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The Cat And The Canary (1977)

Oft filmed, but rarely as good as this version, the story of The Cat And The Canary is your standard haunted house yarn, usually populated by at least one comedian and featuring most of the tricks in the book, if not all of them.

On this occasion, however, someone (a porn director, apparently) has actually come up with the goods and created a haunted house, then-there-were-none, will-reading nutcase family extravaganza which manages to entertain and spook in equal measure. I may even go so far as to say it's better than House Of The Long Shadows in that respect (a shocking statement, if ever there was one).

After an opening scene which sees a cat menace a canary and then get (seemingly) killed itself by a horrendous child in a "Little Lord Fauntleroy" outfit, things move on 30 years (to 1934), where it's a dark and stormy night™.

A clanking freezer, closed 20 years ago, is prised open by a lady lawyer and the housekeeper ("Happy anniversary, Mr West… welcome to 1934"), but inside there's just a box and a live moth. They hardly have time to acknowledge this before some house guests start arriving, and a right motley bunch they are, comprising of Harry (Daniel Massey), a surgeon; Susan (Honor Blackman) and Cicely (Olivia Hussey), a couple of lesbians ("We're cousins and flatmates… but don't worry, we don't plan to have any children"); Charlie (Peter McEnery), an ex war hero and sometime film actor; Paul (Michael Callan) an American; and Annabel (Carol Lynley), an out-of-breath blonde.

The clock then strikes, for the first time in 20 years (allegedly). It strikes seven times, and there are eight people in the house - which, according to the housekeeper, means that one of them will die. Or, it could just mean that it's seven o'clock. That's what it means in my house.

Of course, everyone who's just arrived is a member of the West family, and they're there for the reading of a will. The freezer-coffin actually contained a brace of Super-8 films - the first tells who the heir to the West fortune is, the second is only to be shown if the heir dies during the night, or is judged to be insane.

"But…" gasps one of the family, "this is a licence to kill!"

No love, that's a different film. Keep up.

 

"Good evening, leeches… first of all, let me tell you you're all a bunch of bastards!"

The film is shown, and what a treat it is, featuring the wonderful Wilfred Hyde-White as Silas West, who opens his monologue with "Good evening, leeches… first of all, let me tell you you're all a bunch of bastards!"

As Silas tells them what he thinks of them ("Some men seek immortality… that is a mistake. These people are too greedy, they ask for too much"), the housekeeper fusses around the table, and (in a stroke of "so daft it's brilliant" genius) appears on the screen as a younger woman every time she walks behind it. This scene alone is worth watching the film for, but such lovely touches don't end there. Annabel is named as the heir(ess), and everyone else is shunted out of the room as Silas tells her, and her alone, where the priceless West family necklace is hidden.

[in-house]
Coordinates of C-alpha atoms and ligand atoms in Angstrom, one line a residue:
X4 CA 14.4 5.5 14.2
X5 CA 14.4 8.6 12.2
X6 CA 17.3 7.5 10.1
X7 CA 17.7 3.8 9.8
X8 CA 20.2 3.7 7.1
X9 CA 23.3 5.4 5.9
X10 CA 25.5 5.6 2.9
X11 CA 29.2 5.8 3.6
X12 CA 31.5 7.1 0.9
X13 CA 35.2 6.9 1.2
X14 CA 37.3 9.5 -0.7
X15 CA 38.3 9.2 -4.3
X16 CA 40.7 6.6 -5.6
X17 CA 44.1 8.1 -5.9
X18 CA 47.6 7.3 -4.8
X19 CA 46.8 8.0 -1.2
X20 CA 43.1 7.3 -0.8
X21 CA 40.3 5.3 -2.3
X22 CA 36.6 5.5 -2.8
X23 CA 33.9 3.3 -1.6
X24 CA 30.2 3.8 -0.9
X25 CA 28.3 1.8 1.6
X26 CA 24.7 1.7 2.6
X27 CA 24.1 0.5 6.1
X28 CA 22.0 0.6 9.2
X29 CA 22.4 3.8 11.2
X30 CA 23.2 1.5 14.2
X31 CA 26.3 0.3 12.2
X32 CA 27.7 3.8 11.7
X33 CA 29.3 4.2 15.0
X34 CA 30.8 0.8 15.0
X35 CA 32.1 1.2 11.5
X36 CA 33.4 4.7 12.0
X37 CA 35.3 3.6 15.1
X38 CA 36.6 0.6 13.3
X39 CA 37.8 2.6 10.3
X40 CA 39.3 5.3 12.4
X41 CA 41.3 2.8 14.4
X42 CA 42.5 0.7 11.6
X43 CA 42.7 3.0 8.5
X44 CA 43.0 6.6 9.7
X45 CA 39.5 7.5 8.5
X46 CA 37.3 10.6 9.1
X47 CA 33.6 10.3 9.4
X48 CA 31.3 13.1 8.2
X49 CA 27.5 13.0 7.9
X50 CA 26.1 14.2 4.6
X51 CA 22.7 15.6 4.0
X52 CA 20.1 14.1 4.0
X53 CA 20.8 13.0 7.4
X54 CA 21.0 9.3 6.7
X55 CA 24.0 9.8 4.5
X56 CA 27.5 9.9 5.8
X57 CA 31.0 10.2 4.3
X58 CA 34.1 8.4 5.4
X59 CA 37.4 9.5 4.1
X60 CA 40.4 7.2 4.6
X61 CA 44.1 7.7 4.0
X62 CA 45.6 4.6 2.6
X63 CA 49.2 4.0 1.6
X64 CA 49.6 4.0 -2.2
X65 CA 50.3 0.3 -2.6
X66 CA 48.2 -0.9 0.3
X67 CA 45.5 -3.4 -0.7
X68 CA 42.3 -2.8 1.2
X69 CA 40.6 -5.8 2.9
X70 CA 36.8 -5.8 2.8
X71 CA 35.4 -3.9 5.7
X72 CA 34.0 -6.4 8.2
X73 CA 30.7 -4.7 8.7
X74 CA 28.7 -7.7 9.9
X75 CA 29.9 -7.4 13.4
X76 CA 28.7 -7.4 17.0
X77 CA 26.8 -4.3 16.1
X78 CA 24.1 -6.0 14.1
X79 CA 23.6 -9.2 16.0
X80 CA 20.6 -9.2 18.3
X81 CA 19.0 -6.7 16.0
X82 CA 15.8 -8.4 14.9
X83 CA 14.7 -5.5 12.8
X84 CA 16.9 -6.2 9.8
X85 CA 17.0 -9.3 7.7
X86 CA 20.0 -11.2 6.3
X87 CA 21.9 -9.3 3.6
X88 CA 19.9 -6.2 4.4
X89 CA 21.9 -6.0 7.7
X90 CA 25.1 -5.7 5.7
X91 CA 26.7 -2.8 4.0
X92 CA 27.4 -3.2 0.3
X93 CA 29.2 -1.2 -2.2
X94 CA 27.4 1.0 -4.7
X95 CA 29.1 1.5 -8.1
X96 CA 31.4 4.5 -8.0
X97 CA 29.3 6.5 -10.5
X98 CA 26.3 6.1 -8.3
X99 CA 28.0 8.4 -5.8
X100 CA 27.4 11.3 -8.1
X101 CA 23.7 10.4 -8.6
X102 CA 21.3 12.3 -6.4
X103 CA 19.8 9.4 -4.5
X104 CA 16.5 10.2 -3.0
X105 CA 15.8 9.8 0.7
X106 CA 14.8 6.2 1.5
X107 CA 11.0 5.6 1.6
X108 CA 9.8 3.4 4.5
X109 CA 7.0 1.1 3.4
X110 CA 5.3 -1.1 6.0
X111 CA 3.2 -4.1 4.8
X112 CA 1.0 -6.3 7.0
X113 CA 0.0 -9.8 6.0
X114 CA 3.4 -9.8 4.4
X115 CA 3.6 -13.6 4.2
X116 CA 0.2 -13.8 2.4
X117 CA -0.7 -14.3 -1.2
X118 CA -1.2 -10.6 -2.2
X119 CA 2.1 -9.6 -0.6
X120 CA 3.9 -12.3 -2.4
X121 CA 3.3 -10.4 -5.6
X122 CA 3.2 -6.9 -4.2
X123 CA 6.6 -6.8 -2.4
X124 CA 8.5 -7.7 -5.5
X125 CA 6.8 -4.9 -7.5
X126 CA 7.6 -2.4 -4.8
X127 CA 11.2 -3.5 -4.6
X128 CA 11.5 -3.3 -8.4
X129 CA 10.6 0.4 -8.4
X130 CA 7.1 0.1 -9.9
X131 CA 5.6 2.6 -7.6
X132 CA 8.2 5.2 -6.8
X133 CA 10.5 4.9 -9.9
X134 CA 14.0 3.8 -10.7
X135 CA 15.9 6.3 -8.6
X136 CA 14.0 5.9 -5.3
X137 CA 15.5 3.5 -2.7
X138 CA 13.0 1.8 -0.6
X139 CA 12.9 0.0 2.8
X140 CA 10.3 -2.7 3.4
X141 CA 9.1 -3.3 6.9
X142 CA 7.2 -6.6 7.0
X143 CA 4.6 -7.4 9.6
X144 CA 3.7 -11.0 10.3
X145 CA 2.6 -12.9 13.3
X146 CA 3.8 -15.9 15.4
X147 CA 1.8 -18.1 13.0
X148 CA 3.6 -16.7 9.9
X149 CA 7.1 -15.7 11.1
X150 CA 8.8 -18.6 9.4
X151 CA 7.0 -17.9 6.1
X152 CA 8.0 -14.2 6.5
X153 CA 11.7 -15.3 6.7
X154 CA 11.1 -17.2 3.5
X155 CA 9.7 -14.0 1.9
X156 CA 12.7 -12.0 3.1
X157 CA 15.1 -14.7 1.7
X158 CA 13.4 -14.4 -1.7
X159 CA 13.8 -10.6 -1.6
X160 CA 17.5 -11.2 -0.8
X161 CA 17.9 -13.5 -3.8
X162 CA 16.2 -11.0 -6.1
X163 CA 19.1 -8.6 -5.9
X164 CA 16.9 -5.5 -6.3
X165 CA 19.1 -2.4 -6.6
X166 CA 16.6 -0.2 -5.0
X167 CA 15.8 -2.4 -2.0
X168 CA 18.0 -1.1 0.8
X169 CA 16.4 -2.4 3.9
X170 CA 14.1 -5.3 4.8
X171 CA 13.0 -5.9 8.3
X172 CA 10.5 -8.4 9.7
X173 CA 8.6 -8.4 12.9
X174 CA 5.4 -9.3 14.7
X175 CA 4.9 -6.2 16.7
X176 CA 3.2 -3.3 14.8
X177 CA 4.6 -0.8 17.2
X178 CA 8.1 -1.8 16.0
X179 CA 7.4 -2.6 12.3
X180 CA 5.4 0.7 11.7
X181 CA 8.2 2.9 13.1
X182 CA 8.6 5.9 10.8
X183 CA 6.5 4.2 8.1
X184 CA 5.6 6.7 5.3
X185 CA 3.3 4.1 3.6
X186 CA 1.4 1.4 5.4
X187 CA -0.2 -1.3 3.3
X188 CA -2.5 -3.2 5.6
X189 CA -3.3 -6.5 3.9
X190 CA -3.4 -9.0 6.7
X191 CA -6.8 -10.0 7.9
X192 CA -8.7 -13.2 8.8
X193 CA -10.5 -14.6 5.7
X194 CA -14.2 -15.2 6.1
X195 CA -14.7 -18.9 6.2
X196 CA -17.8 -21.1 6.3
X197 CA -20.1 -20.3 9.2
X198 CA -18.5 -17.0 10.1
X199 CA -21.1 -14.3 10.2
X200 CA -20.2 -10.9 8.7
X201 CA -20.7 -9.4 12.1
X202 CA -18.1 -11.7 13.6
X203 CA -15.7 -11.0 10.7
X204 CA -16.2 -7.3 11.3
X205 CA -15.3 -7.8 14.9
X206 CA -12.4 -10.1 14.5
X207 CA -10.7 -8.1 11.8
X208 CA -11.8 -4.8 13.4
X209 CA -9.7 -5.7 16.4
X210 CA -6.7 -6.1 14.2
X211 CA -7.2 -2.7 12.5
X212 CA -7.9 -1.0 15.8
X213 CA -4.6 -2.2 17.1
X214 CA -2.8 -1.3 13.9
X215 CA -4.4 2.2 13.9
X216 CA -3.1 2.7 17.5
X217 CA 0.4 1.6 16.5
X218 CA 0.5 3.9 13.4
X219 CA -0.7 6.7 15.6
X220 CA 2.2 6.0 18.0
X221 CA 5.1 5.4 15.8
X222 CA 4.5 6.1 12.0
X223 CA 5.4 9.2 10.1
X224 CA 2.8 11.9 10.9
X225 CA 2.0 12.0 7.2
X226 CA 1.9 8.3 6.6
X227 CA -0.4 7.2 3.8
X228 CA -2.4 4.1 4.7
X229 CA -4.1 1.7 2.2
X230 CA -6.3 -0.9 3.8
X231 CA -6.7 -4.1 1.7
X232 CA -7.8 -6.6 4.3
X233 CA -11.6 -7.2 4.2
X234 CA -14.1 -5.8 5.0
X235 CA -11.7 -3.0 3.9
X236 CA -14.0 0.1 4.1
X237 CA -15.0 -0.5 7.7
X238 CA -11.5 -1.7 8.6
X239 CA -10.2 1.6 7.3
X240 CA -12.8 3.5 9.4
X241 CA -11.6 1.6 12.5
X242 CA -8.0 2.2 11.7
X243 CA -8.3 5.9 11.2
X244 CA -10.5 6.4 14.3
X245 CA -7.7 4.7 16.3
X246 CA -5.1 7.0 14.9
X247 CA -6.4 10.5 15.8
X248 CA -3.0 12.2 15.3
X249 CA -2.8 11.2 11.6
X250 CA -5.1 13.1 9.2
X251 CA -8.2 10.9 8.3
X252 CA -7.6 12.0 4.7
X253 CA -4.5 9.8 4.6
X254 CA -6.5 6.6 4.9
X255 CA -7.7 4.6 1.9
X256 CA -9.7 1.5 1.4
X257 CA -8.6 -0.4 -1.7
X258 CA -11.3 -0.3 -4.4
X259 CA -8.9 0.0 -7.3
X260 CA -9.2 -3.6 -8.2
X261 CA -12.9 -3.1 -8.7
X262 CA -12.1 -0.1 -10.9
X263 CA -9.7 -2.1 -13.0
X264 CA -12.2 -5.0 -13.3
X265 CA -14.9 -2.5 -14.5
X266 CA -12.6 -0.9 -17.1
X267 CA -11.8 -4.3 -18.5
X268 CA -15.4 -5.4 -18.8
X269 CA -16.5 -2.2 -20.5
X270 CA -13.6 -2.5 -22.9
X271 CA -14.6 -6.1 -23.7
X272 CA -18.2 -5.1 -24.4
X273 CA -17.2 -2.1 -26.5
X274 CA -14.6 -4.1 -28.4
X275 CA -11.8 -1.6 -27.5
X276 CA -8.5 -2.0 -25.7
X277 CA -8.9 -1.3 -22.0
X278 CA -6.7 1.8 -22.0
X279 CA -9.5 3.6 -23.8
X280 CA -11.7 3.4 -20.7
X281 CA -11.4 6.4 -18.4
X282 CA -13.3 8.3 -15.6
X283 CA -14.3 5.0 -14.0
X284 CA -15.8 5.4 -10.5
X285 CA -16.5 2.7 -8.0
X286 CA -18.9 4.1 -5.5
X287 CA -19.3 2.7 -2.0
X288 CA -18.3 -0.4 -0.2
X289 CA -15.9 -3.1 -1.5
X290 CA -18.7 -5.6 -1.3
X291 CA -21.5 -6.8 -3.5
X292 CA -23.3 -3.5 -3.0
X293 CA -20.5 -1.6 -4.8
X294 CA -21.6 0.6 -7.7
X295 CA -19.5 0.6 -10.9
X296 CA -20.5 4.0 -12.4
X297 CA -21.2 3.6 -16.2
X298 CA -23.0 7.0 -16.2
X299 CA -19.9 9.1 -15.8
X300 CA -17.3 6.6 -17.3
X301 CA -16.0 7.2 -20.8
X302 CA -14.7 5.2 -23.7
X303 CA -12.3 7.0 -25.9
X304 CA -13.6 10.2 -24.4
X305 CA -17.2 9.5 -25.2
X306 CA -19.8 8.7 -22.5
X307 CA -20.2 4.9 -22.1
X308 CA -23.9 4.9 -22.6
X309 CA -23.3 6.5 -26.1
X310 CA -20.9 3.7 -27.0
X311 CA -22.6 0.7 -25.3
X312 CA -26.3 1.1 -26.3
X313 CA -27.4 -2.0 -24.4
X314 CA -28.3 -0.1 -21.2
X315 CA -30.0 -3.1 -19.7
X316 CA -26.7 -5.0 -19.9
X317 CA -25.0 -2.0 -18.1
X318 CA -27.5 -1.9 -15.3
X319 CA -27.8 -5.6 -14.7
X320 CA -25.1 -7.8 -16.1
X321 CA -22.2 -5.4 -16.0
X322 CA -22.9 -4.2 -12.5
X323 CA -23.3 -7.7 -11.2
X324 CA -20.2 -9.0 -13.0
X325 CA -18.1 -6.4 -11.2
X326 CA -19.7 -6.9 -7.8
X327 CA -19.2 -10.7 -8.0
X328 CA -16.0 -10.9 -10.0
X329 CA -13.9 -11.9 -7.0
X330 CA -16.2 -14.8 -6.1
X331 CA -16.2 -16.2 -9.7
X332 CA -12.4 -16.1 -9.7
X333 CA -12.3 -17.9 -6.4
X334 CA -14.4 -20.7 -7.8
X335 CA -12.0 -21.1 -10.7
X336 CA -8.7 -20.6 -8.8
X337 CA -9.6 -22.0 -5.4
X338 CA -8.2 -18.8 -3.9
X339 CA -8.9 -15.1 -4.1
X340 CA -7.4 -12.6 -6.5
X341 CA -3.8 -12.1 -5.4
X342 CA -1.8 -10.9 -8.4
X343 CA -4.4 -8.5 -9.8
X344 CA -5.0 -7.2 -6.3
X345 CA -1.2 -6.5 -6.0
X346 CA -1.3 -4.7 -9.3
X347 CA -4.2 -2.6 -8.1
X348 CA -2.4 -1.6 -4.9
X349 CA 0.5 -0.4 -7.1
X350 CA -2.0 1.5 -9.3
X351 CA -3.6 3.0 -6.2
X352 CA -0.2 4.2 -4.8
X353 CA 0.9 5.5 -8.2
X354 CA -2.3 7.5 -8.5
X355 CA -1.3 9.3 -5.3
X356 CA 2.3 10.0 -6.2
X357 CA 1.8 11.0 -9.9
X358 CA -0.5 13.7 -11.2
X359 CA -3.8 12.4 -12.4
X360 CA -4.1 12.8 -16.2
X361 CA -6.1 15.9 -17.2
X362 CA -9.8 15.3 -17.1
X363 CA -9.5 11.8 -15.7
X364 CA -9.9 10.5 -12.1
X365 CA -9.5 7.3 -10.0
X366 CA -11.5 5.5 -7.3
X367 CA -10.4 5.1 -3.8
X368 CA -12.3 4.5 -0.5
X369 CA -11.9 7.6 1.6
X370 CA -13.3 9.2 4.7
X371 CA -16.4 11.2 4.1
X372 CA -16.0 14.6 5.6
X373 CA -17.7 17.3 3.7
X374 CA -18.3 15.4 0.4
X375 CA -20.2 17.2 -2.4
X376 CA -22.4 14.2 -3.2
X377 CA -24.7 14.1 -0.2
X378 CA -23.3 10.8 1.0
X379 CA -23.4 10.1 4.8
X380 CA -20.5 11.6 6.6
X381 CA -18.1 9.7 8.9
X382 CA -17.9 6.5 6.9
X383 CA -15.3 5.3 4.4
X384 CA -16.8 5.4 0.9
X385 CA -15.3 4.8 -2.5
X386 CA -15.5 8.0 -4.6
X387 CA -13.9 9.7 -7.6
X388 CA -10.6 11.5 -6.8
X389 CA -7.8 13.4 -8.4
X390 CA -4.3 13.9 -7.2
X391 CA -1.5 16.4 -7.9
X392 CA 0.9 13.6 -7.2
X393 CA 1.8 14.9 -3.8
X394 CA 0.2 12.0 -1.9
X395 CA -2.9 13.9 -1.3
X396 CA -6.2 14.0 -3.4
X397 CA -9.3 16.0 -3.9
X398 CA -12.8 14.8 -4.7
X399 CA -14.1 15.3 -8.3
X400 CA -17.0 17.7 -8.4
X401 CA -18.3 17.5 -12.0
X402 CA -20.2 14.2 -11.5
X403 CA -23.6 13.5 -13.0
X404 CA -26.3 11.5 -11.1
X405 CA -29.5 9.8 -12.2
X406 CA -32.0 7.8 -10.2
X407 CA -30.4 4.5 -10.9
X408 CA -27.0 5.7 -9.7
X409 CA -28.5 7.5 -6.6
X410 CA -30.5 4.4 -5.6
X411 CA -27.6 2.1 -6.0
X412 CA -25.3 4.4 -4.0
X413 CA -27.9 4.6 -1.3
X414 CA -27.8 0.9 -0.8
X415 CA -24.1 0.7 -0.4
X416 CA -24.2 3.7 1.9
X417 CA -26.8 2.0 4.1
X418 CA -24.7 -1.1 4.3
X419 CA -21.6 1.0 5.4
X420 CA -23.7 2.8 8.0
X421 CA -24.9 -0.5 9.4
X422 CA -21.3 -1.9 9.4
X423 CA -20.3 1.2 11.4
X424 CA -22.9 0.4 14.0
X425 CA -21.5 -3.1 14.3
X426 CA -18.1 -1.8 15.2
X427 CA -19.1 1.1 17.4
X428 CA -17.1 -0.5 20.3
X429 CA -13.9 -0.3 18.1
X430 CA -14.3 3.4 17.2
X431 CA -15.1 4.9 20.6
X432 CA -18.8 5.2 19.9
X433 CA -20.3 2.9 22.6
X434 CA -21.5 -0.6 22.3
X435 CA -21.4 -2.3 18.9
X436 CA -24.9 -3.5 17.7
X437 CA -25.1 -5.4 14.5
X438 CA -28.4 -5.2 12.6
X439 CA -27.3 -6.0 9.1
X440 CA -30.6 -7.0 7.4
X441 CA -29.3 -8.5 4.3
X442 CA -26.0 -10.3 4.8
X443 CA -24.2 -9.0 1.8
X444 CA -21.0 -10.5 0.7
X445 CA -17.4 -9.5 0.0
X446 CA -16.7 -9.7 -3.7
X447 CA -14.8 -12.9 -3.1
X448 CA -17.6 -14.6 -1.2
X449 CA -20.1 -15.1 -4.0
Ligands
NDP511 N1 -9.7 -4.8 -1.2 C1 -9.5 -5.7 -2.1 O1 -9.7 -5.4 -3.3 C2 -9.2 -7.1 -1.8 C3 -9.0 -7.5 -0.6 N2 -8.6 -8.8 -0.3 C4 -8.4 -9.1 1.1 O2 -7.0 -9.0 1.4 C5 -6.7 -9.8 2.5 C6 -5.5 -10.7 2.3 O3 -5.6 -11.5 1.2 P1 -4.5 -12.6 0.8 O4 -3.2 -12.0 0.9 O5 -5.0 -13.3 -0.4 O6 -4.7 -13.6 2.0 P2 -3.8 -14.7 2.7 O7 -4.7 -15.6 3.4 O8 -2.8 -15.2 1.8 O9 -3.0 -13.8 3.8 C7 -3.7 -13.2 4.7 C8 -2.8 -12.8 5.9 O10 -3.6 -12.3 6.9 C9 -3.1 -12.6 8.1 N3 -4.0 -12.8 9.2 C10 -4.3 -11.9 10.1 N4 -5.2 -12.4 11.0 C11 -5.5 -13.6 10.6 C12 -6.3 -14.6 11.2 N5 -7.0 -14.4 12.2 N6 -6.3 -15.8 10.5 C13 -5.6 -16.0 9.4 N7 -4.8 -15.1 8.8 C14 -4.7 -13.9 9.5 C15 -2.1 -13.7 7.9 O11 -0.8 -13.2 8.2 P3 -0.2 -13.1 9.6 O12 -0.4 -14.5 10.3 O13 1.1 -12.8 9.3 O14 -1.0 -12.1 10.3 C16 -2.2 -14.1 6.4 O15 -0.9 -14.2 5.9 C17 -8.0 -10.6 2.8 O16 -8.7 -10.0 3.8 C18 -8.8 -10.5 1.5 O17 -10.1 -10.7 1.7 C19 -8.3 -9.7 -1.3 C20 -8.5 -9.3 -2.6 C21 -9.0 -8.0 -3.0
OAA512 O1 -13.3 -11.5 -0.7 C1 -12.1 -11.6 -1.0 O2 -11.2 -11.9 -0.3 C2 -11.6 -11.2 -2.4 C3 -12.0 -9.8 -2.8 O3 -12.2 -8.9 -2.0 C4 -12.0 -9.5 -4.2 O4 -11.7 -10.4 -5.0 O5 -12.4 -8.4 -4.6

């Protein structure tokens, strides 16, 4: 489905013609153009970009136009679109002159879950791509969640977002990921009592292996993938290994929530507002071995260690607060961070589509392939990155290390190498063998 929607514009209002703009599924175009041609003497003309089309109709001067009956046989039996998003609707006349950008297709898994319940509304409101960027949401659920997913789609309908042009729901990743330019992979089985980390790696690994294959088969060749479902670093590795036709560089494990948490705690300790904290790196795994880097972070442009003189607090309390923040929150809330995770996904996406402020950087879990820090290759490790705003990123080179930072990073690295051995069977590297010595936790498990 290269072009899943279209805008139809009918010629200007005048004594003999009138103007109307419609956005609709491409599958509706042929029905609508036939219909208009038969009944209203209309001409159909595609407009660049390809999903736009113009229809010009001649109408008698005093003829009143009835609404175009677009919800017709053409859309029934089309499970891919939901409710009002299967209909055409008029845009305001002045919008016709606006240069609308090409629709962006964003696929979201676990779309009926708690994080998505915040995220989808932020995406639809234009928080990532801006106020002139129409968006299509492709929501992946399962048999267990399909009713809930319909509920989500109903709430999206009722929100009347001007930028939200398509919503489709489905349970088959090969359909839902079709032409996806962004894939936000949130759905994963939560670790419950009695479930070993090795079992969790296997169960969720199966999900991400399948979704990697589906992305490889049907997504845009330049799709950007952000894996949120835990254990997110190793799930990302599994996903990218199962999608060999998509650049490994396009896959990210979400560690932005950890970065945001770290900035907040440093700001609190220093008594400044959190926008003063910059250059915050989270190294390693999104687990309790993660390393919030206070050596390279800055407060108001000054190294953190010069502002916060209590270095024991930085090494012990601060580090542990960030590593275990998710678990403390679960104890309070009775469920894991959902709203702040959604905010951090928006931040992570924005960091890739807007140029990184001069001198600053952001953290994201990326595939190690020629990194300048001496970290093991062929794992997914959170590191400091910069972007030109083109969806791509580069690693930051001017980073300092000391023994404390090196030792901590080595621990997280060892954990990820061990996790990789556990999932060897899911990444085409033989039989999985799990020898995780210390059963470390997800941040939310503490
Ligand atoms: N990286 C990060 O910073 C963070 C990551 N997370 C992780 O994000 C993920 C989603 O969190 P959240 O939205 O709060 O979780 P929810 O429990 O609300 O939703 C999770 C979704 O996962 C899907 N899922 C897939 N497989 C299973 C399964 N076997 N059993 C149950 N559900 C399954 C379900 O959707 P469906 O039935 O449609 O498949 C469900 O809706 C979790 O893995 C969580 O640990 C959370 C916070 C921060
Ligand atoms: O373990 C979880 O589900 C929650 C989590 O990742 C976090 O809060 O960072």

It's safe to say that the lovely Annabel's card is now marked, as the entire family must stay the night… just in case the second film needs to be shown…

The squabbles start immediately, but are silenced when Edward Fox smashes through a window gun in hand, and announces himself as Hendrix, a psychologist from the local nuthouse on the lookout for an escaped mentalist, who he describes as "a real killer". "He believes that he's a cat… he kills his victims by slowly ripping them apart!" he tells his hosts, adding: "I'm not here to alarm you."

He then goes on to insult the lot of them, explaining that in his eyes they're all killers - a blacklisted surgeon, a war hero, a hunter, a woman who killed in "self defence"… and a songwriter ("from what I hear on the radio, songwriters are the worst killers of all" - I'm assuming he means they're murdering tunes). Even the lawyer is "a shark".

Annabel wasn't present at the spectacular entrance, and they make a group decision not to tell her about the escaped lunatic.

Of course it's not long before someone has, in a bid to send her loopy and thus claim the inheritance. But it's at this point that some far more disturbing things start happening, as people disappear, mutilated bodies turn up, and it becomes clear that very few of the assembled cast are what they appear…

For a gothic horror film, The Cat And The Canary is distinctly over-lit, with very few dark corners for people to hide in. But this actually helps give the film a very original look, with much less of the dark wooden panelling and ornate drapes that you'd find in a Hammer film. It still manages to be spooky, as well - scenes such as Annabel being menaced in bed or Susan taking a sneak peek at the body whilst something creeps up on her from behind are more than effectively done. The whole thing has an endearing eccentricity about it which even stretches to the brilliant end credit sequence. The only slight problem is that it seems unsure as to whether it's a comedy or a straight thriller, but when a film is this entertaining, it doesn't really matter.

Last updated: February 17, 2010

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The Cat And The Canary 1977

The Cat And The Canary 1977

The Cat And The Canary 1977

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All photos, posters, sounds and videos are reproduced in good faith with the sole intention of promoting these films. Why should I be the only one to suffer watching them? If any film makers feel particularly strongly about abuse of copyright on the site, they obviously haven't got anything better to do. You could try Watchdog, but frankly, I think they've got bigger fish to fry...